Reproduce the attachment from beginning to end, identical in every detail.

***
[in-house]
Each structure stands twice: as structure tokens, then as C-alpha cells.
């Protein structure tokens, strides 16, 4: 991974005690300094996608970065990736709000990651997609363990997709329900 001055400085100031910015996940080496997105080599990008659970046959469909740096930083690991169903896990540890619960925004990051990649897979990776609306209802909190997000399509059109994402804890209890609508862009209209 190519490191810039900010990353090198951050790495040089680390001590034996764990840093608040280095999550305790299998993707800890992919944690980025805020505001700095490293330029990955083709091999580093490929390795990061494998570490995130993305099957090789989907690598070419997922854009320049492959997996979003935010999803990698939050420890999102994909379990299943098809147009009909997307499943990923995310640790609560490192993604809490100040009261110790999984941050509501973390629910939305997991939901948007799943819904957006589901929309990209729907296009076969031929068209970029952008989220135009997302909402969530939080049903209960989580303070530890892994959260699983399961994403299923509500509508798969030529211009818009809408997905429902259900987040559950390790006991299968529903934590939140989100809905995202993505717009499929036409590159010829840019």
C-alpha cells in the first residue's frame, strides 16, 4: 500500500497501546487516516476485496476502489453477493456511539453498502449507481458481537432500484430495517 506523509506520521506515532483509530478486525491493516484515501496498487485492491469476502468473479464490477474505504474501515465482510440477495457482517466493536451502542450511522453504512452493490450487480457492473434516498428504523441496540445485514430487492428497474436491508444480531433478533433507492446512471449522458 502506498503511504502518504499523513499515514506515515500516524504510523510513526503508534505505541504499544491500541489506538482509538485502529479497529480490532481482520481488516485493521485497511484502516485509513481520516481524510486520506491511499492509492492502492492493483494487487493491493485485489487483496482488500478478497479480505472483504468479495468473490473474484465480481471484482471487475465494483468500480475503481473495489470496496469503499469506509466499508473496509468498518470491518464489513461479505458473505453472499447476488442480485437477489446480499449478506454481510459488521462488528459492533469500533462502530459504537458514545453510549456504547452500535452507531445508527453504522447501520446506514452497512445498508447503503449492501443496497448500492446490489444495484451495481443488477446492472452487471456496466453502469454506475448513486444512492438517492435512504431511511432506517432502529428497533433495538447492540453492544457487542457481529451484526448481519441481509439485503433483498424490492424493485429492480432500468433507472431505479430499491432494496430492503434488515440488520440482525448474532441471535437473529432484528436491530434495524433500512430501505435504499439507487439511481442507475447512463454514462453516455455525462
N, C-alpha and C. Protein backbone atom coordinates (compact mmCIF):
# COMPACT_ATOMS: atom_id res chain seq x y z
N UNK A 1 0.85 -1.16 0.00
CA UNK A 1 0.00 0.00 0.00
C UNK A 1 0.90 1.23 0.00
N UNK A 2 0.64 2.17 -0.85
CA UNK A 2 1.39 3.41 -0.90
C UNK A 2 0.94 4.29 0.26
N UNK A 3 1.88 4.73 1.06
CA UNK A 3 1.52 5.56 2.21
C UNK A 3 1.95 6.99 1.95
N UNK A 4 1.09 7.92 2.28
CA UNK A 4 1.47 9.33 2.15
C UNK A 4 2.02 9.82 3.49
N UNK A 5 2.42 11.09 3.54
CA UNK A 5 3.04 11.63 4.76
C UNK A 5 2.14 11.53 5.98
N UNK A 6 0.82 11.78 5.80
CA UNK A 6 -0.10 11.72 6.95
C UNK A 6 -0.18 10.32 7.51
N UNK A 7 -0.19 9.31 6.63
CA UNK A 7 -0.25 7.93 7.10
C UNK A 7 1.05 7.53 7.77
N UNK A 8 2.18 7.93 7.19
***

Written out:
[in-house]
Each structure stands twice: as structure tokens, then as C-alpha cells.
């Protein structure tokens, strides 16, 4: 991974005690300094996608970065990736709000990651997609363990997709329900 001055400085100031910015996940080496997105080599990008659970046959469909740096930083690991169903896990540890619960925004990051990649897979990776609306209802909190997000399509059109994402804890209890609508862009209209 190519490191810039900010990353090198951050790495040089680390001590034996764990840093608040280095999550305790299998993707800890992919944690980025805020505001700095490293330029990955083709091999580093490929390795990061494998570490995130993305099957090789989907690598070419997922854009320049492959997996979003935010999803990698939050420890999102994909379990299943098809147009009909997307499943990923995310640790609560490192993604809490100040009261110790999984941050509501973390629910939305997991939901948007799943819904957006589901929309990209729907296009076969031929068209970029952008989220135009997302909402969530939080049903209960989580303070530890892994959260699983399961994403299923509500509508798969030529211009818009809408997905429902259900987040559950390790006991299968529903934590939140989100809905995202993505717009499929036409590159010829840019």
C-alpha cells in the first residue's frame, strides 16, 4: 500500500497501546487516516476485496476502489453477493456511539453498502449507481458481537432500484430495517 506523509506520521506515532483509530478486525491493516484515501496498487485492491469476502468473479464490477474505504474501515465482510440477495457482517466493536451502542450511522453504512452493490450487480457492473434516498428504523441496540445485514430487492428497474436491508444480531433478533433507492446512471449522458 502506498503511504502518504499523513499515514506515515500516524504510523510513526503508534505505541504499544491500541489506538482509538485502529479497529480490532481482520481488516485493521485497511484502516485509513481520516481524510486520506491511499492509492492502492492493483494487487493491493485485489487483496482488500478478497479480505472483504468479495468473490473474484465480481471484482471487475465494483468500480475503481473495489470496496469503499469506509466499508473496509468498518470491518464489513461479505458473505453472499447476488442480485437477489446480499449478506454481510459488521462488528459492533469500533462502530459504537458514545453510549456504547452500535452507531445508527453504522447501520446506514452497512445498508447503503449492501443496497448500492446490489444495484451495481443488477446492472452487471456496466453502469454506475448513486444512492438517492435512504431511511432506517432502529428497533433495538447492540453492544457487542457481529451484526448481519441481509439485503433483498424490492424493485429492480432500468433507472431505479430499491432494496430492503434488515440488520440482525448474532441471535437473529432484528436491530434495524433500512430501505435504499439507487439511481442507475447512463454514462453516455455525462
N, C-alpha and C. Protein backbone atom coordinates (compact mmCIF):
# COMPACT_ATOMS: atom_id res chain seq x y z
N UNK A 1 0.85 -1.16 0.00
CA UNK A 1 0.00 0.00 0.00
C UNK A 1 0.90 1.23 0.00
N UNK A 2 0.64 2.17 -0.85
CA UNK A 2 1.39 3.41 -0.90
C UNK A 2 0.94 4.29 0.26
N UNK A 3 1.88 4.73 1.06
CA UNK A 3 1.52 5.56 2.21
C UNK A 3 1.95 6.99 1.95
N UNK A 4 1.09 7.92 2.28
CA UNK A 4 1.47 9.33 2.15
C UNK A 4 2.02 9.82 3.49
N UNK A 5 2.42 11.09 3.54
CA UNK A 5 3.04 11.63 4.76
C UNK A 5 2.14 11.53 5.98
N UNK A 6 0.82 11.78 5.80
CA UNK A 6 -0.10 11.72 6.95
C UNK A 6 -0.18 10.32 7.51
N UNK A 7 -0.19 9.31 6.63
CA UNK A 7 -0.25 7.93 7.10
C UNK A 7 1.05 7.53 7.77
N UNK A 8 2.18 7.93 7.19